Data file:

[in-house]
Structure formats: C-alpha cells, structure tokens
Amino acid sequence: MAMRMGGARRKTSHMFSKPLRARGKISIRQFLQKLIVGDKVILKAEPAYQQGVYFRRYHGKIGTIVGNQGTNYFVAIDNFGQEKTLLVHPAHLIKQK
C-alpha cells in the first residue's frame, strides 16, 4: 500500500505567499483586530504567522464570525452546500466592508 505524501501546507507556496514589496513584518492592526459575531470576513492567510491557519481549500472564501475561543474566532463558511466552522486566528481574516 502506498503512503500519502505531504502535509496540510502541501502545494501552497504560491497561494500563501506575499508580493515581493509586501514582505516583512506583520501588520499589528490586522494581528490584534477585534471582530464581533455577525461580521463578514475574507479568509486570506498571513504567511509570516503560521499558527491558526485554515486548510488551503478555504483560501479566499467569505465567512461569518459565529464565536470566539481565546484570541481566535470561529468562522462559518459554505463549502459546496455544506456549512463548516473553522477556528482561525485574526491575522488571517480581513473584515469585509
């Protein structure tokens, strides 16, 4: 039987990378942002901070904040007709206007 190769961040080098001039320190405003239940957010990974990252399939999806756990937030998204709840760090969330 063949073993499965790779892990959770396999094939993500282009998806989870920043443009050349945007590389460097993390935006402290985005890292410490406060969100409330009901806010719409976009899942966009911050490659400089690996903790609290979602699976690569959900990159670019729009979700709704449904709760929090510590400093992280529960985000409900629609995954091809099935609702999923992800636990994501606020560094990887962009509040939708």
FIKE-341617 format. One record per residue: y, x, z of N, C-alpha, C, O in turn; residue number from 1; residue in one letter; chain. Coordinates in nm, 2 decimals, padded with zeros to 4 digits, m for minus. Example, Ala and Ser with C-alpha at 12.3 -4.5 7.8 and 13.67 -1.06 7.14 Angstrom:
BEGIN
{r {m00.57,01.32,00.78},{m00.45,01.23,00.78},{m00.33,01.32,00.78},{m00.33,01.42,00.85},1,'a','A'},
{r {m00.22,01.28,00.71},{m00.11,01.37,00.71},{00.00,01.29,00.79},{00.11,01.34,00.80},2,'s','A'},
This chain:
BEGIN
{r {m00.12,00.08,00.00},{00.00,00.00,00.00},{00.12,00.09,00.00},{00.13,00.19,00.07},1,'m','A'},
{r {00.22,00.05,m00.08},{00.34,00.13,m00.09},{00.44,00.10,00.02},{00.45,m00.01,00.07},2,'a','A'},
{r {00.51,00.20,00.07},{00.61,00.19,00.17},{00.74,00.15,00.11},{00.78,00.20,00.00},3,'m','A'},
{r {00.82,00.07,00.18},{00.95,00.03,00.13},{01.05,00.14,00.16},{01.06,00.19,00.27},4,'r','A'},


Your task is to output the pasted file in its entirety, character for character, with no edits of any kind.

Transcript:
[in-house]
Structure formats: C-alpha cells, structure tokens
Amino acid sequence: MAMRMGGARRKTSHMFSKPLRARGKISIRQFLQKLIVGDKVILKAEPAYQQGVYFRRYHGKIGTIVGNQGTNYFVAIDNFGQEKTLLVHPAHLIKQK
C-alpha cells in the first residue's frame, strides 16, 4: 500500500505567499483586530504567522464570525452546500466592508 505524501501546507507556496514589496513584518492592526459575531470576513492567510491557519481549500472564501475561543474566532463558511466552522486566528481574516 502506498503512503500519502505531504502535509496540510502541501502545494501552497504560491497561494500563501506575499508580493515581493509586501514582505516583512506583520501588520499589528490586522494581528490584534477585534471582530464581533455577525461580521463578514475574507479568509486570506498571513504567511509570516503560521499558527491558526485554515486548510488551503478555504483560501479566499467569505465567512461569518459565529464565536470566539481565546484570541481566535470561529468562522462559518459554505463549502459546496455544506456549512463548516473553522477556528482561525485574526491575522488571517480581513473584515469585509
């Protein structure tokens, strides 16, 4: 039987990378942002901070904040007709206007 190769961040080098001039320190405003239940957010990974990252399939999806756990937030998204709840760090969330 063949073993499965790779892990959770396999094939993500282009998806989870920043443009050349945007590389460097993390935006402290985005890292410490406060969100409330009901806010719409976009899942966009911050490659400089690996903790609290979602699976690569959900990159670019729009979700709704449904709760929090510590400093992280529960985000409900629609995954091809099935609702999923992800636990994501606020560094990887962009509040939708």
FIKE-341617 format. One record per residue: y, x, z of N, C-alpha, C, O in turn; residue number from 1; residue in one letter; chain. Coordinates in nm, 2 decimals, padded with zeros to 4 digits, m for minus. Example, Ala and Ser with C-alpha at 12.3 -4.5 7.8 and 13.67 -1.06 7.14 Angstrom:
BEGIN
{r {m00.57,01.32,00.78},{m00.45,01.23,00.78},{m00.33,01.32,00.78},{m00.33,01.42,00.85},1,'a','A'},
{r {m00.22,01.28,00.71},{m00.11,01.37,00.71},{00.00,01.29,00.79},{00.11,01.34,00.80},2,'s','A'},
This chain:
BEGIN
{r {m00.12,00.08,00.00},{00.00,00.00,00.00},{00.12,00.09,00.00},{00.13,00.19,00.07},1,'m','A'},
{r {00.22,00.05,m00.08},{00.34,00.13,m00.09},{00.44,00.10,00.02},{00.45,m00.01,00.07},2,'a','A'},
{r {00.51,00.20,00.07},{00.61,00.19,00.17},{00.74,00.15,00.11},{00.78,00.20,00.00},3,'m','A'},
{r {00.82,00.07,00.18},{00.95,00.03,00.13},{01.05,00.14,00.16},{01.06,00.19,00.27},4,'r','A'},